Detroit may be but a shadow of its former self, but it remains a happy hunting-ground for rumour and counter-rumour, of spy-shot and counter-spy-shot. For automotive journalists it offers a paradise of its own. For, aside from the bleak winds, there is always something happening.
Against this backdrop, Ford Motor Company is not a company to rest on its laurels; it moves ever forward, relentlessly exploring new avenues, trying to open up new markets and exploring new ideas.
Inevitably, Dearborn is the one place in the world where not only do Ford ideas blossom but rumours abound as to what it might or might not do next. Separating the wheat from the chaff is always difficult.
But according to AutoGuide.com at least, several ideas are bubbling away in the Ford pot and all relate to the F-150. The first is a fact.
The first 2016 F-150 capable of running on compressed natural gas or propane has rolled off the assembly line.
Equipped with a 5-litre Ti-VCT V8 engine, the 2016 Ford F-150 is available with a factory-installed, gaseous-fuel prep package that includes hardened valves, valve seats, pistons and piston rings so that it can operate on natural gas, propane or gasoline through separate fuel systems.
The addition to the line-up also makes Ford the only automaker to offer a half-ton pickup capable of running on CNG or propane.
According to Ford, the F-150 CNG is capable of achieving over 750 miles on combined tanks of gasoline and CNG, depending on tank size. It delivers an estimated 22 mile/gal on the highway and 18 mile/gal combined.
The sting in the tail is thus: CNG/LPG engine from the factory costs $315, but the customer then has to choose a Ford Qualified Vehicle Modifier to supply fuel tanks, fuel lines and unique fuel injectors. That cost can range from $6,000 to $9,500 depending on fuel tank capacity.
“It’s exciting to see the first F-150s with the CNG/propane-prepped 5-litre V8 headed to customers,” said Jon Coleman, Ford fleet sustainability and technology manager. But then he would say that, being the man he is.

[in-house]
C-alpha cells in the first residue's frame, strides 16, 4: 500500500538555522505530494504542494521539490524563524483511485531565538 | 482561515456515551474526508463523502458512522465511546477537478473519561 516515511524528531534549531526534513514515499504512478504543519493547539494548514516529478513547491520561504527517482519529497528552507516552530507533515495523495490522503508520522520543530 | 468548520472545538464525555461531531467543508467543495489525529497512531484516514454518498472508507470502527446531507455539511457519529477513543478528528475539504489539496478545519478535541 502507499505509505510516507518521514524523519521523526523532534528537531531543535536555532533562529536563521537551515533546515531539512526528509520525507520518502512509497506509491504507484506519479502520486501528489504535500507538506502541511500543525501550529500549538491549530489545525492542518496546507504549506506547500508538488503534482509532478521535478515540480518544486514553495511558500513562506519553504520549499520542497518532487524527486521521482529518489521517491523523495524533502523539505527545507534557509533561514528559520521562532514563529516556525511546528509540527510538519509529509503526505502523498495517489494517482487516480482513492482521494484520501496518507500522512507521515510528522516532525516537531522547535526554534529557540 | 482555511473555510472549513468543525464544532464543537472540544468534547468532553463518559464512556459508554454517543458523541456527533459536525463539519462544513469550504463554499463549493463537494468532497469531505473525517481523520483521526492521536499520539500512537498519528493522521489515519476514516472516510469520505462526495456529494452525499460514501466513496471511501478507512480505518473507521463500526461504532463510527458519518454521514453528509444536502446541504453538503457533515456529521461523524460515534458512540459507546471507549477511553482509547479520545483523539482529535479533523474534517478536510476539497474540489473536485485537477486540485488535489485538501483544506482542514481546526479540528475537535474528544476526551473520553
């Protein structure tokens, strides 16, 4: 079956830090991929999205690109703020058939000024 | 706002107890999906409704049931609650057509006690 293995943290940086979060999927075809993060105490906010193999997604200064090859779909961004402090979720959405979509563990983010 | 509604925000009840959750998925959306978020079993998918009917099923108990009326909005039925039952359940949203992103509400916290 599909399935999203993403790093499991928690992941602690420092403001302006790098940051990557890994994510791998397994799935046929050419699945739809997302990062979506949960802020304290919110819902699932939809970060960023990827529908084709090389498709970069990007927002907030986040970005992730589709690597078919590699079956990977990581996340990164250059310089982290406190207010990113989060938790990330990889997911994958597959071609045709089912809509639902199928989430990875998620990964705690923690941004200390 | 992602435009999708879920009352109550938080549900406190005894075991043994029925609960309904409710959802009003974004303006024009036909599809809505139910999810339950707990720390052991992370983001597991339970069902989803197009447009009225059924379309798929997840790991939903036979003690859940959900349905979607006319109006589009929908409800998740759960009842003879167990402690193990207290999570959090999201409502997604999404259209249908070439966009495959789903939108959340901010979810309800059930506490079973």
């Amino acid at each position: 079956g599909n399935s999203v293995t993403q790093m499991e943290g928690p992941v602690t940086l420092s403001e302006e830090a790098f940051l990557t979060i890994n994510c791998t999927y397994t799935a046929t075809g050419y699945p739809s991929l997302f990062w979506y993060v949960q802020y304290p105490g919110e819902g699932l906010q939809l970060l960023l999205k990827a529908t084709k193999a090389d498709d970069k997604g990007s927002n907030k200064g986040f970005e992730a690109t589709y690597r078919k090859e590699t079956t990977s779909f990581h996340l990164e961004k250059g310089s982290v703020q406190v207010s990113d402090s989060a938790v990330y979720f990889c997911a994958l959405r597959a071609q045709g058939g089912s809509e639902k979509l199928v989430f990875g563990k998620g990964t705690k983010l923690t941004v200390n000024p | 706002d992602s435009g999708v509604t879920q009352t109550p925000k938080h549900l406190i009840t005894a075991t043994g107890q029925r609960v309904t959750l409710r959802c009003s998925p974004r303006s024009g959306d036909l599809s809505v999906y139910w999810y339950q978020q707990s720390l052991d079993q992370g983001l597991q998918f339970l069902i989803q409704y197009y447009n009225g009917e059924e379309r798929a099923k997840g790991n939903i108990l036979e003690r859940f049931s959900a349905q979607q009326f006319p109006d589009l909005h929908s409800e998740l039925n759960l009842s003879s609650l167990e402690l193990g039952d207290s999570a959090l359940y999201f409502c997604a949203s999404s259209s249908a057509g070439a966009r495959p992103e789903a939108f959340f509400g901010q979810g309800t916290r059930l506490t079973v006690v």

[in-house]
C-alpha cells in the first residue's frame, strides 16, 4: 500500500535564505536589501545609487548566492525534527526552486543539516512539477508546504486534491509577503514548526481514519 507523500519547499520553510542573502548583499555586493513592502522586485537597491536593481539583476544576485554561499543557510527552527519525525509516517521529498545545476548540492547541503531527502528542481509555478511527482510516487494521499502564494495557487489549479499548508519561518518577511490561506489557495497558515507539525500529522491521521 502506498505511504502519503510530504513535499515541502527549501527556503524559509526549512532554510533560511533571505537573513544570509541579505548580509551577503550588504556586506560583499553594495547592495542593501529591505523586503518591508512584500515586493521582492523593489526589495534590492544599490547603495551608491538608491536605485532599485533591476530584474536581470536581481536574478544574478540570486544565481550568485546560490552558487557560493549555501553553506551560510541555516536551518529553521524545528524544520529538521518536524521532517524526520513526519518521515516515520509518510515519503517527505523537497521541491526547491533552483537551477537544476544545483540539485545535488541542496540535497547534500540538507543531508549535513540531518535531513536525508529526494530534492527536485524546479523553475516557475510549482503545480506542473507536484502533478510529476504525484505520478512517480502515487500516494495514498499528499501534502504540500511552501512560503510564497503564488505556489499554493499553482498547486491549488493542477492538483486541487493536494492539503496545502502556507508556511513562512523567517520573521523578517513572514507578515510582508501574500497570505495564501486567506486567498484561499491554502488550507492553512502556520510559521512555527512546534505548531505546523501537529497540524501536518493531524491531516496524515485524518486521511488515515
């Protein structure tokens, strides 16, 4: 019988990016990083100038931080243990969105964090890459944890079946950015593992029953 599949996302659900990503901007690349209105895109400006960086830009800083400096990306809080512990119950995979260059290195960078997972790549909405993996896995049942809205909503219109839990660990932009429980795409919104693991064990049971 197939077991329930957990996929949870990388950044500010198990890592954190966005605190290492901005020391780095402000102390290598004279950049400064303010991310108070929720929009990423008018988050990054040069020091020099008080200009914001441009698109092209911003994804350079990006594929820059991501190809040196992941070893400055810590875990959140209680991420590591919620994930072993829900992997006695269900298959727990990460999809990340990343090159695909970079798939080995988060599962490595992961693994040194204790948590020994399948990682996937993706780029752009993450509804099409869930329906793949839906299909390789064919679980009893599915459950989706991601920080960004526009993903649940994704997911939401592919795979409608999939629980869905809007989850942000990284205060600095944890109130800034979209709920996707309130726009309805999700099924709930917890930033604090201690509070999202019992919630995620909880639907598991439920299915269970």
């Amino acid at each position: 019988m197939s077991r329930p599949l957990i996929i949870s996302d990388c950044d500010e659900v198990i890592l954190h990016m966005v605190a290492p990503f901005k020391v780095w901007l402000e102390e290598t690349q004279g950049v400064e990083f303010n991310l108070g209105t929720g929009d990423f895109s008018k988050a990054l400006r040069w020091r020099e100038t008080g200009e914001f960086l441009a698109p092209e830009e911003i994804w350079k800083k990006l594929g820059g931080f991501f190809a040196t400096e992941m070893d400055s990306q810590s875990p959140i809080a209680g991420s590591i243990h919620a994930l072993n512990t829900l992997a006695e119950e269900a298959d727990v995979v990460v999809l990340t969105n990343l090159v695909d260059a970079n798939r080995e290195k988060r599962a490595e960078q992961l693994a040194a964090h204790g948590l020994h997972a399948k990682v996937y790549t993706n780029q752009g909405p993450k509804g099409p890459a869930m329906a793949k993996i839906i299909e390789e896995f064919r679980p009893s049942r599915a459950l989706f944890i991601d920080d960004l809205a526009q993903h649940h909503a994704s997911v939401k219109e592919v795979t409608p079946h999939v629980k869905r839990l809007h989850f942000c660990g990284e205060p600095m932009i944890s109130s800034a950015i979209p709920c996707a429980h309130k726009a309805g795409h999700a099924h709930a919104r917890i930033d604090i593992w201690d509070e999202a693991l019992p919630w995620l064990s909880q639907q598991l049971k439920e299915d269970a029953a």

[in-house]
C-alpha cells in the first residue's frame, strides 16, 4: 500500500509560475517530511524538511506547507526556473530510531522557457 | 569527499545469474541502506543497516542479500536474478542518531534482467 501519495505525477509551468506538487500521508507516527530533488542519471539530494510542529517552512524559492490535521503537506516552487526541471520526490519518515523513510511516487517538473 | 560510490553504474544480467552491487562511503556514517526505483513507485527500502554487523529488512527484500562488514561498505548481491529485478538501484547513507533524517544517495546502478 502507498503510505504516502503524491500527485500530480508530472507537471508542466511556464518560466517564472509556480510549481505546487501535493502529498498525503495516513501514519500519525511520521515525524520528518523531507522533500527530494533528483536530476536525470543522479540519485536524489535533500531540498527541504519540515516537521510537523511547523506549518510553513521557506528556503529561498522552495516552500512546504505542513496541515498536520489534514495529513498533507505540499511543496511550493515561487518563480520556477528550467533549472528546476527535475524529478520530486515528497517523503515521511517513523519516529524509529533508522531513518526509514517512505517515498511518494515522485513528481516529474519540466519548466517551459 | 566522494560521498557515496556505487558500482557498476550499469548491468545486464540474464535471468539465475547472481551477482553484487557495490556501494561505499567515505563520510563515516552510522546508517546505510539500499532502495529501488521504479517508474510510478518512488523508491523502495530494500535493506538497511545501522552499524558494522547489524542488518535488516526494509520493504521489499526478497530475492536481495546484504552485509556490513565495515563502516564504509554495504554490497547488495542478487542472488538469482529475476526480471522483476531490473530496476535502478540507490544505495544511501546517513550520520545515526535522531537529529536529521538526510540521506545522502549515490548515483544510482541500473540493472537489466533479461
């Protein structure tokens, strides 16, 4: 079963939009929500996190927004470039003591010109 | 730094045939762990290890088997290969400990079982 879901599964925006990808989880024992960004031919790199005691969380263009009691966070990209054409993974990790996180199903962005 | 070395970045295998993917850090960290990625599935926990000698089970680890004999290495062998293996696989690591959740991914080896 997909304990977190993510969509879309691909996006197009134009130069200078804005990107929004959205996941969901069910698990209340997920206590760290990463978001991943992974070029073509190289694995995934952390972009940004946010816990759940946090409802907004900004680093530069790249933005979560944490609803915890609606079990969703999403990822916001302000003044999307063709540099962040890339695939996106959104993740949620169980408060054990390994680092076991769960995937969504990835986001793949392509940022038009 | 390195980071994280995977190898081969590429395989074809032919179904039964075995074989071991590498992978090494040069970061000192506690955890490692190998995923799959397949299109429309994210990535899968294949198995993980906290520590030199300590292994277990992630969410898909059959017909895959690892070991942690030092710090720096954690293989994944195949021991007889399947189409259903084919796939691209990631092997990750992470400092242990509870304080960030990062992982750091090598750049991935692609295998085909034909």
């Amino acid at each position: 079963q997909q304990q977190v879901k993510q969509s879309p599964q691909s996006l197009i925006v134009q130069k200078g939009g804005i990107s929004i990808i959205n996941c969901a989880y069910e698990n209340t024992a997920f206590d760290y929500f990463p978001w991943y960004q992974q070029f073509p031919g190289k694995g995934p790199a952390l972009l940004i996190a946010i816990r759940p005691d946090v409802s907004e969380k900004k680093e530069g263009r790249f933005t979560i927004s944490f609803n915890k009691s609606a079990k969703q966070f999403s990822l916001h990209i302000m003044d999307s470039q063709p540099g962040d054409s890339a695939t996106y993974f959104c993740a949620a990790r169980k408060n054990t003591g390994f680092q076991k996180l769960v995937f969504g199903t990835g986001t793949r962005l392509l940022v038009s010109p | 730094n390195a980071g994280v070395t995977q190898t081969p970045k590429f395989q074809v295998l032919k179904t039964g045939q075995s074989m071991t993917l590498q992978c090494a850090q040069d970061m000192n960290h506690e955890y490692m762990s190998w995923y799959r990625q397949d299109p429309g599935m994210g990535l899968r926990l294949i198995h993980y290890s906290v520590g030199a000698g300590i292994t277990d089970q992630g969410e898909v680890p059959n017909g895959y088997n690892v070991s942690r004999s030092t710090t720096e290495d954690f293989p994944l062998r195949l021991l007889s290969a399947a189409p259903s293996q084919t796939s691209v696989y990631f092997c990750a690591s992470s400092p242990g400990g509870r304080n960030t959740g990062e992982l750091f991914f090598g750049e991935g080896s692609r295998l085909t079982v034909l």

“Whether running on gasoline, gaseous fuel or both, the 5.0-liter V8 F-150 offers hardworking customers terrific towing and payload and now, the ability to operate on alternative fuel,” he adds reassuringly.Fact or fiction?
So that’s that’s that then. What’s next is rumour. Make what you will of it.
Spy photographs taken adjacent to Ford’s Dearborn headquarters, show an F-150 truck features a Venturi exhaust tip, a trait typical of diesel engines. Added to which, the photographer claims to have heard the tell-tale diesel rumble.
Rumour has it the truck uses a new 3-litre V6 turbocharged diesel that is related to the 3.0-litre unit in the new Range Rover diesel, a remnant of the two companies being tied together in the past. In the Range Rover, the engine produces 254 bhp and 443 lbft torque.
Under the hood of the F-150, AutoGuide.com reckons Ford will team the V6 diesel to the brand’s new 10-speed automatic transmission.
“We do not speculate about future products. While diesel is a solution, it is not the solution,” notes Mike Levine, Ford trucks communication manager, predictably and a good man to go to in times like this. His name often appears when journalists are touting for information. But Levine, as a Ford stalwart, not only knows the rule book inside out but knows how to stonewall in Ford fashion along with the best of them.